Browsing named entities in Medford Historical Society Papers, Volume 6.. You can also browse the collection for Rebecca Tufts or search for Rebecca Tufts in all documents.

Your search returned 3 results in 2 document sections:

Medford Historical Society Papers, Volume 6., The Lawrence Light Guard.—Continued. (search)
gravestone is in the Medford burying ground. IV. Aaron Blanchard, twin son of Joseph and Hannah (Shepard), was born March 4, 1690; married Sarah——; had twelve children; died at Medford, September 30, 1769 (?) V. Aaron Blanchard, Jr., son of Aaron and Sarah ——, was born in Medford, May 21, 1722; married, 1st, Rebecca Hall of Medford, November 13, 1745. She died November 13, 1749. He married, 2d, Tabitha Floyd, who was born March, 1729, and died July 31, 1775. His third wife was Rebecca Tufts, widow of Ichabod, and daughter of Samuel Francis of Medford; they were married November 14, 1776. She died in Medford, January 28, 1817. He died in Medford, January 7, 1787. He was the father of fourteen children. He was a periwig-maker and was generally referred to in Medford as Barber Blanchard. Benjamin Crandon Leonard. Benjamin Crandon Leonard was born in Plymouth, February 16, 1844. He was a son of Joseph Nelson and Abbie Bishop (Crandon) Leonard, and was a lineal des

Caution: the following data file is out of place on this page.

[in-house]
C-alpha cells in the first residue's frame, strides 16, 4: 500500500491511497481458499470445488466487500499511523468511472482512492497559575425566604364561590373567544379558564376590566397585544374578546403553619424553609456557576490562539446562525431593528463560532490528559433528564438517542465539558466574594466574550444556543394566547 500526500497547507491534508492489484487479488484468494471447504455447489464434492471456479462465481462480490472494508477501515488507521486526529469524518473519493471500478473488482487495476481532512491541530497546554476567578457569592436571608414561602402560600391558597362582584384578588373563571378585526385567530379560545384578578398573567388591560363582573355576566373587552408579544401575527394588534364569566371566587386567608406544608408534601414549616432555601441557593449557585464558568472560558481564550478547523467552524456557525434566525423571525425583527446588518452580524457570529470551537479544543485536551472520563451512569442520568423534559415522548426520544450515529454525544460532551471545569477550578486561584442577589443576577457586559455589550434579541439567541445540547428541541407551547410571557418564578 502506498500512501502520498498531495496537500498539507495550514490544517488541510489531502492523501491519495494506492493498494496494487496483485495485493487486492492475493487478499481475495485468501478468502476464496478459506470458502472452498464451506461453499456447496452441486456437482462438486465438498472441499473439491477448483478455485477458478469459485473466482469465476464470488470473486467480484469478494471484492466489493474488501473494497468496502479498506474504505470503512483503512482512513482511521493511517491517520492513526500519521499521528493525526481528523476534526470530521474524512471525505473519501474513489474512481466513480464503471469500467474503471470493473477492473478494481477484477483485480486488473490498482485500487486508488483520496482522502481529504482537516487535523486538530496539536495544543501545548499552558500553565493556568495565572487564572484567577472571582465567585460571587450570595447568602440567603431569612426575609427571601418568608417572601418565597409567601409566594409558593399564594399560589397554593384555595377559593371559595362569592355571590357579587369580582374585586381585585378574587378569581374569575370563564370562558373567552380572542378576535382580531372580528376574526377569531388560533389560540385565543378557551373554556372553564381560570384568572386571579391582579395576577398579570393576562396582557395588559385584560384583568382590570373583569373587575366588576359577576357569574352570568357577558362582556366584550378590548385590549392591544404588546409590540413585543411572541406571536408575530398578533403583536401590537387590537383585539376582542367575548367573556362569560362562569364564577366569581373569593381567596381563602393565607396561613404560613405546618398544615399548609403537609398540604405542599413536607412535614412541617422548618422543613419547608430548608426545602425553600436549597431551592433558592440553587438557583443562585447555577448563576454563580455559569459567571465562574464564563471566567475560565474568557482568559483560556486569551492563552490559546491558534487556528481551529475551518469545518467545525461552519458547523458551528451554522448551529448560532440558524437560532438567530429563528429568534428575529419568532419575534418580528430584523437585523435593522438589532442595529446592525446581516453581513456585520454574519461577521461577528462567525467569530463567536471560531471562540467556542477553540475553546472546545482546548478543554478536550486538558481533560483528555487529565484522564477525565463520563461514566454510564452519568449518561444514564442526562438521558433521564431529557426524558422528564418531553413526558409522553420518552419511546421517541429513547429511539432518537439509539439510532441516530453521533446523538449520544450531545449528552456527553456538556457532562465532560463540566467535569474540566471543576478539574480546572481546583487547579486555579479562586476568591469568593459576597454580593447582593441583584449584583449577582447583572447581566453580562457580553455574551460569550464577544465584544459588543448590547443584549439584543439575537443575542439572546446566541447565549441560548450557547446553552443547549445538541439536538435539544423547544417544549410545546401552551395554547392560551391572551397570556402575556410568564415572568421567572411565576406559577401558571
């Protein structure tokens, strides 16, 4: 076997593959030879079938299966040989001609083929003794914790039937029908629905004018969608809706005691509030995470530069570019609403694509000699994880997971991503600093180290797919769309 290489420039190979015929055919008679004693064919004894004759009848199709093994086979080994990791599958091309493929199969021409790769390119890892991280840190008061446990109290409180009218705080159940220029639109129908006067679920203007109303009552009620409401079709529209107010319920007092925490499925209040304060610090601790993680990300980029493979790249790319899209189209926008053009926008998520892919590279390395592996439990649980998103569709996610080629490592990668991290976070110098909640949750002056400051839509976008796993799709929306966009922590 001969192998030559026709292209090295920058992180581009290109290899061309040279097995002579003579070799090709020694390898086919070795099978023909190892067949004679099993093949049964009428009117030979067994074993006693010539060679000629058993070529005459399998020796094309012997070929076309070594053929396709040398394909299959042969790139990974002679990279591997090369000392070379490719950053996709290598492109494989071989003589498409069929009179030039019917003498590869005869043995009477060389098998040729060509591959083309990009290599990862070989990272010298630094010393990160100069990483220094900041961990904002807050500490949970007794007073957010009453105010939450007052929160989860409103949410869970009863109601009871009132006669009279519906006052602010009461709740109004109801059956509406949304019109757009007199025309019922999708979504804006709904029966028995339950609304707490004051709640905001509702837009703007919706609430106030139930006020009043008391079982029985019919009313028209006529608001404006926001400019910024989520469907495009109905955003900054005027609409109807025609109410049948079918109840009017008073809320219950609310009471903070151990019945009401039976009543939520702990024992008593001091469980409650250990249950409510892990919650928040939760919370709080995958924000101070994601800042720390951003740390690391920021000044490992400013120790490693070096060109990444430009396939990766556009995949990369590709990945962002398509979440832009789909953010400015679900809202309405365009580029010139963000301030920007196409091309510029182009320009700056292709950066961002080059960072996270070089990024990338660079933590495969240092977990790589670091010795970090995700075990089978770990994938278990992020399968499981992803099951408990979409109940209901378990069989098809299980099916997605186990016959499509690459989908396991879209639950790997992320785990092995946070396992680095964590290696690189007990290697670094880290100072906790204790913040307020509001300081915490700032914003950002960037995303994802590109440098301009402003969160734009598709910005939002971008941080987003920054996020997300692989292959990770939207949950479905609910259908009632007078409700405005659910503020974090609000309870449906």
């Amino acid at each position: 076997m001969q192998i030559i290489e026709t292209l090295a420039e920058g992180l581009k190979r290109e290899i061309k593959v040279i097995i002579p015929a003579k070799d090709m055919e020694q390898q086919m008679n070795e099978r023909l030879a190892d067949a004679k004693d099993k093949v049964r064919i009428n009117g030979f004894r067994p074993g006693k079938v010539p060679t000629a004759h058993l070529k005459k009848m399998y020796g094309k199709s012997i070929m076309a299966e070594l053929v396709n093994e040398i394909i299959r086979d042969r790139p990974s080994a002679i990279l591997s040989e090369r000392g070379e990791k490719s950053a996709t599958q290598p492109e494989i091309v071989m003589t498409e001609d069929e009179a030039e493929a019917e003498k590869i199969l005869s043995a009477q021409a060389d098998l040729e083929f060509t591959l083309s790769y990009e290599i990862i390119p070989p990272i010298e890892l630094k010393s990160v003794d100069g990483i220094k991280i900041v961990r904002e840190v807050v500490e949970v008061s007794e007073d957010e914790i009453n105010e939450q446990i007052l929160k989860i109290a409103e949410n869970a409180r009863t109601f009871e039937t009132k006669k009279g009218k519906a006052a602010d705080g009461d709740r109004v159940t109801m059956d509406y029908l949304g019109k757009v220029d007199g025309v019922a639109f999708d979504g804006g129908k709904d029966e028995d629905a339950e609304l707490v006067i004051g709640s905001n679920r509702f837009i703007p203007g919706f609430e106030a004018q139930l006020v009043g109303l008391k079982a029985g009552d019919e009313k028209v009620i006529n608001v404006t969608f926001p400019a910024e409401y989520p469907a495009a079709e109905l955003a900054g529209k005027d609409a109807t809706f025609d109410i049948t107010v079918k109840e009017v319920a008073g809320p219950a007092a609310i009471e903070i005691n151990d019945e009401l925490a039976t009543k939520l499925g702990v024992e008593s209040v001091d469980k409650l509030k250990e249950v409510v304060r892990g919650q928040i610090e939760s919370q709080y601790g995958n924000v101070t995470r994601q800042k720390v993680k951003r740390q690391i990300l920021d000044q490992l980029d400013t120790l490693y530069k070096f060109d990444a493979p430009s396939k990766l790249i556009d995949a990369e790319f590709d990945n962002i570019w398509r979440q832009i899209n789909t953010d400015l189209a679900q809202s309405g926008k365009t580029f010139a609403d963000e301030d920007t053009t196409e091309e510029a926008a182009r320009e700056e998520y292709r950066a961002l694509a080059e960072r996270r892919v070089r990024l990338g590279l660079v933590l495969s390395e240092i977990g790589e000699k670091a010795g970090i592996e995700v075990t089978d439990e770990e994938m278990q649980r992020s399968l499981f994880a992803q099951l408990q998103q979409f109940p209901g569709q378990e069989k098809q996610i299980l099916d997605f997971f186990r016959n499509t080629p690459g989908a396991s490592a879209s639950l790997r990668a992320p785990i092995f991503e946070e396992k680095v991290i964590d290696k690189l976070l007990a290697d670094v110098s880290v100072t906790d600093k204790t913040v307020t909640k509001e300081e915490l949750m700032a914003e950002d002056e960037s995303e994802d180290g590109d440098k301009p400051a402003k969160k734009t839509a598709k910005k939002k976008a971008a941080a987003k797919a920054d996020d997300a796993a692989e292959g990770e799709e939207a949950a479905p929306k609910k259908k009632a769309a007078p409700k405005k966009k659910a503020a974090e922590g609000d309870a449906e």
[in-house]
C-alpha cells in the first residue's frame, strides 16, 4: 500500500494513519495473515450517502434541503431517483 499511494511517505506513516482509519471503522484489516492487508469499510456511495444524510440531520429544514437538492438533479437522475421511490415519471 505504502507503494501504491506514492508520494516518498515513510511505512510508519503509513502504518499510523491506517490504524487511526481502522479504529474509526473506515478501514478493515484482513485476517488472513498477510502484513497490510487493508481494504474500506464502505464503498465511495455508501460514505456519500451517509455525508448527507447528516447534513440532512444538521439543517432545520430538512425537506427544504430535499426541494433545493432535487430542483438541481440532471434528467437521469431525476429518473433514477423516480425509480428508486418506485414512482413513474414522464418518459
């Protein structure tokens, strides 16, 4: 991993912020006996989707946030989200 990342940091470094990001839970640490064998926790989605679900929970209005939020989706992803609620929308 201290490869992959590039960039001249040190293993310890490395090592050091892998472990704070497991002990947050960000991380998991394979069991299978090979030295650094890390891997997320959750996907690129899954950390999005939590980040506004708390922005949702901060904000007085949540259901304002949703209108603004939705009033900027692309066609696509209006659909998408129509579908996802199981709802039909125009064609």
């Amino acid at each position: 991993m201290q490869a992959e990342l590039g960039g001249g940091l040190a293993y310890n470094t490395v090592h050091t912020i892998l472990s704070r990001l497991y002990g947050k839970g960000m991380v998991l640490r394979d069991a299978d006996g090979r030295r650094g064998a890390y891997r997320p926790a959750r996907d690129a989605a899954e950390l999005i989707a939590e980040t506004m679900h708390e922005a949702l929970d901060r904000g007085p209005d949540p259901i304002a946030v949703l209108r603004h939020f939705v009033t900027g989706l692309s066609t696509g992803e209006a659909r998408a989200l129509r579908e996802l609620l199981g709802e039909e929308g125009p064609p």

not a recluse. An active member of the Zeta Psi fraternity while a student, he always held fondly to the old associations and kept an interest in fraternity affairs all through life. When a chapter of the Phi Beta Kappa society was organized at Tufts he was one of the first members. He was graduated from college in 1860, the first scholar in the class, and, as was the custom, was assigned for a commencement part the valedictory. He was yet undecided as to his life work, but as he had had and well balanced mind, and in 1894 elected him to the Board of Trustees. Later he was one of the executive committee of that body, holding this office at the time of his death. The degree of A. M. had been conferred on him in 1866, and in 1895 Tufts honored herself as well as him by bestowing the degree of S. D. in recognition of his distinguished service to botanical science. Of his service to the Medford Historical Society only brief mention need be made. He was so closely associated w